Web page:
Thought for the day

I love to be inspired with a motivating thought for the day, for that reason I'm sponsoring a program called "Insight of the Day." Short motivational/inspirational quote each day

Every day there is a featured a short motivational/inspirational positive thought for the day that provides something positive to focus on that day. Here's a recent Insight of the Day:

"It is easy enough to be pleasant when life flows by like a song. But the man worthwhile is one who will smile when everything goes dead wrong." Ella Wheeler Wilcox 1850-1919, Poet

That's it. Short and simple. Less than 30 seconds to read andinternalize. But, oh how powerful in helping us to keep eachday and each challenge in perspective.

Weekly Friday inspirational story

Every Friday we feature an inspirational story as a positive thought for the day, that takes just afew minutes (or less) to read. Below is a story we recently sent.

I know you'll be touched by "A Red Marble," and that's just an example of what we run every Friday.

Even though I know you'll find it priceless, this valuable service absolutely FREE! And just so you know, I hate spam too soI won't sell, rent, loan or otherwise distribute your name oremail address. And if you ever decide you want to stopreceiving it for any reason, there's a link in each day'smessage that will automatically remove you from the program,no questions asked.

So sign up now for your personal "thought for the day". Here's an example of an positive thought for the day, Friday story...enjoy..

A Red Marble

During the waning years of the depression in a small southeasternIdaho community, I used to stop by Mr. Miller's roadside stand forfarm fresh produce as the season made it available. Food and moneywere still extremely scarce and bartering was used, extensively.

One particular day Mr. Miller was bagging some early potatoes forme. I noticed a small boy, delicate of bone and feature, raggedbut clean, hungrily apprising a basket of freshly picked greenpeas. I paid for my potatoes but was also drawn to the display offresh green peas.

I am a pushover for creamed peas and new potatoes. Pondering thepeas, I couldn't help overhearing the conversation between Mr.Miller and the ragged boy next to me.

"Hello Barry, how are you today?"

"Hello Mr. Miller, Fine, thank you. Just admiring those peas...sure look good."

"They are good, Barry. How's your Mother?"

"Fine. Getting stronger all the time."

"Good. Anything I can help you with?"

"No, Sir. Just admiring those peas."

"Would you like to take some home?"

"No, Sir. I don't have anything to pay for them with."

"Well, what have you to trade me for some of those peas?"

"All I have is my prize marble here."

"Is that right? Let me see it."

"Here it is. She's a dandy."

"I can see that. Hmmmm, only thing is this one is blue and I sortof go for red. Do you have a red one like this at home?"

"Not exactly...but, almost."

"Tell you what. Take this sack of peas home with you and next tripthis way let me look at that red marble."

"Sure will. Thanks, Mr. Miller."

Mrs. Miller, who had been standing nearby, came over to help me.With a smile she said: "There are two other boys like him in ourcommunity, all three are in very poor circumstances. Jim justloves to bargain with them for peas, apples, tomatoes orwhatever."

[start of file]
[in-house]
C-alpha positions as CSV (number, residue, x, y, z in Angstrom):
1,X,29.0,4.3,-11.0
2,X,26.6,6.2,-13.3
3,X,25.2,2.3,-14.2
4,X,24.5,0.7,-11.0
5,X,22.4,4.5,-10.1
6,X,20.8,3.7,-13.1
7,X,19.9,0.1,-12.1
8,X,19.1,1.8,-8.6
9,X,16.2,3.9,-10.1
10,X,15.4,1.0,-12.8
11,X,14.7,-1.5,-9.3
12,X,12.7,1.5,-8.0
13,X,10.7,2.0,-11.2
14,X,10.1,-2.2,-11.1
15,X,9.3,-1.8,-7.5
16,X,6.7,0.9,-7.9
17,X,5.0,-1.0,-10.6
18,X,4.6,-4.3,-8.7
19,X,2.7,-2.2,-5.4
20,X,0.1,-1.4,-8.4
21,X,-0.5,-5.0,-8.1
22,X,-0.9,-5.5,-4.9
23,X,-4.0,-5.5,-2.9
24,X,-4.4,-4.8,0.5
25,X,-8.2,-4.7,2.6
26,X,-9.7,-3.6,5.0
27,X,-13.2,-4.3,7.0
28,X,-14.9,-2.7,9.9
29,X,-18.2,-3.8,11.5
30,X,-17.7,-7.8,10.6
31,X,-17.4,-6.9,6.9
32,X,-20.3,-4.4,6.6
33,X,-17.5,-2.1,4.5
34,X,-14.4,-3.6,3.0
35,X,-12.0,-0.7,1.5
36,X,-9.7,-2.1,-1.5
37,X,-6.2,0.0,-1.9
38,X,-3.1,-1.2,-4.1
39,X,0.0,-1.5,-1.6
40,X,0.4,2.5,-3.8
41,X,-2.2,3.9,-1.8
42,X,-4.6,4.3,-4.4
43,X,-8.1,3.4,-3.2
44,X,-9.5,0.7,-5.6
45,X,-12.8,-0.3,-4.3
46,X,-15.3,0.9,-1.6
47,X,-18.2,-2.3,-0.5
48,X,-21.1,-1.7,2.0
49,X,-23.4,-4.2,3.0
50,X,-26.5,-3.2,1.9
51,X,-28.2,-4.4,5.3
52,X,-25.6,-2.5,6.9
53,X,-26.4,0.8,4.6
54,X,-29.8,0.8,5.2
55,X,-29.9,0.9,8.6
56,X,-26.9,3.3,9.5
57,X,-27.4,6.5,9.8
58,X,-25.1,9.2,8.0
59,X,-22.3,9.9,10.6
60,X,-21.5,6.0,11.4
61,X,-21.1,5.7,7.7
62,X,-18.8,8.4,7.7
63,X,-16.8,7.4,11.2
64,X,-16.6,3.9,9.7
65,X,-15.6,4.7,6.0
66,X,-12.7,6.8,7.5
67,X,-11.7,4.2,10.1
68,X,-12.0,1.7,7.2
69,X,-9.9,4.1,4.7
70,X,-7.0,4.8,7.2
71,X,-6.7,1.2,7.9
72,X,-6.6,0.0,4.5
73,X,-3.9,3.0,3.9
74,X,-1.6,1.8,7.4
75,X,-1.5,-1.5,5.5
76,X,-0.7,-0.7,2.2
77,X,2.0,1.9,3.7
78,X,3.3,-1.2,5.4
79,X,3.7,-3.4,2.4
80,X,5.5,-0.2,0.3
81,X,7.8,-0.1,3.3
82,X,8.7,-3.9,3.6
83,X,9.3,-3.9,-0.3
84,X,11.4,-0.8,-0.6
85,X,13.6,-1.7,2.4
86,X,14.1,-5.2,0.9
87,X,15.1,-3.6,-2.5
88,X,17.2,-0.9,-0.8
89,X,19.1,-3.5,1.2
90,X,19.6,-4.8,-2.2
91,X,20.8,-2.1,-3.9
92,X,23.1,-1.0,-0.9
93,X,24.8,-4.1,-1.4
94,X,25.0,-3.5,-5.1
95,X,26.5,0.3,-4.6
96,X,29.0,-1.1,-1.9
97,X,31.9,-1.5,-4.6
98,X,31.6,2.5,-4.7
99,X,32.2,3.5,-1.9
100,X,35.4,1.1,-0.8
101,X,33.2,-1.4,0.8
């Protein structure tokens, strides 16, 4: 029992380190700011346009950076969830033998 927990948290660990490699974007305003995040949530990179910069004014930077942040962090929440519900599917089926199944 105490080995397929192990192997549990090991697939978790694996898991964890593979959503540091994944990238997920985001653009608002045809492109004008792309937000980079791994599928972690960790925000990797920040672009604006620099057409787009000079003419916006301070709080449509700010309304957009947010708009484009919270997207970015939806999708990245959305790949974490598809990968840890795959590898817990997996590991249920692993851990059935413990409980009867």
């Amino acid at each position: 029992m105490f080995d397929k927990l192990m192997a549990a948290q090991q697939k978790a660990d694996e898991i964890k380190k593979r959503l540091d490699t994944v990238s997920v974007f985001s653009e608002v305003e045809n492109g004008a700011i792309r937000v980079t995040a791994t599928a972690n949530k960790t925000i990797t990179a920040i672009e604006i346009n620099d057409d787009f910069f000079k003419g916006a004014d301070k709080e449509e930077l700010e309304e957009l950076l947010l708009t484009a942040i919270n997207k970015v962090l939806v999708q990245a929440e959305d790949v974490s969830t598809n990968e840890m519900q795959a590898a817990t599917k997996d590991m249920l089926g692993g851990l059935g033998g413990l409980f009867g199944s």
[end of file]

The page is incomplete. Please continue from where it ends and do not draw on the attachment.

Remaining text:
"When they come back with their red marbles, and they always do,he decides he doesn't like red after all and he sends them homewith a bag of produce for a green marble or an orange one,perhaps."

I left the stand, smiling to myself, impressed with the man. Ashort time later I moved to Utah but I never forgot the story ofthis man, the boys and their bartering.

Several years went by each more rapid than the previous one. Justrecently I had occasion to visit some old friends in that Idahocommunity and while I was there learned that Mr. Miller had died.They were having his viewing that evening and knowing my friendswanted to go, I agreed to accompany them. Upon our arrival at themortuary we fell into line to meet the relatives of the deceasedand to offer whatever words of comfort we could.

Ahead of us in line were three young men. One was in an armyuniform and the other two wore nice haircuts, dark suits and whiteshirts...very professional looking. They approached Mrs. Miller,standing smiling and composed, by her husband's casket. Each ofthe young men hugged her, kissed her on the cheek, spoke brieflywith her and moved on to the casket. Her misty light blue eyesfollowed them as, one by one, each young man stopped briefly andplaced his own warm hand over the cold pale hand in the casket.Each left the mortuary, awkwardly, wiping his eyes. Our turn cameto meet Mrs. Miller.

I told her who I was and mentioned the story she had told me aboutthe marbles. Eyes glistening she took my hand and led me to thecasket. "Those three young men, that just left, were the boys Itold you about. They just told me how they appreciated the thingsJim "traded" them. Now, at last, when Jim could not change hismind about color or size...they came to pay their debt.

"We've never had a great deal of wealth of this world," sheconfided, but, right now, Jim would consider himself the richestman in Idaho."

With loving gentleness she lifted the lifeless fingers of herdeceased husband. Resting underneath were three, magnificentlyshiny, red marbles.

We will not be remembered by our words, but by our kind deeds.

Author Unknown 

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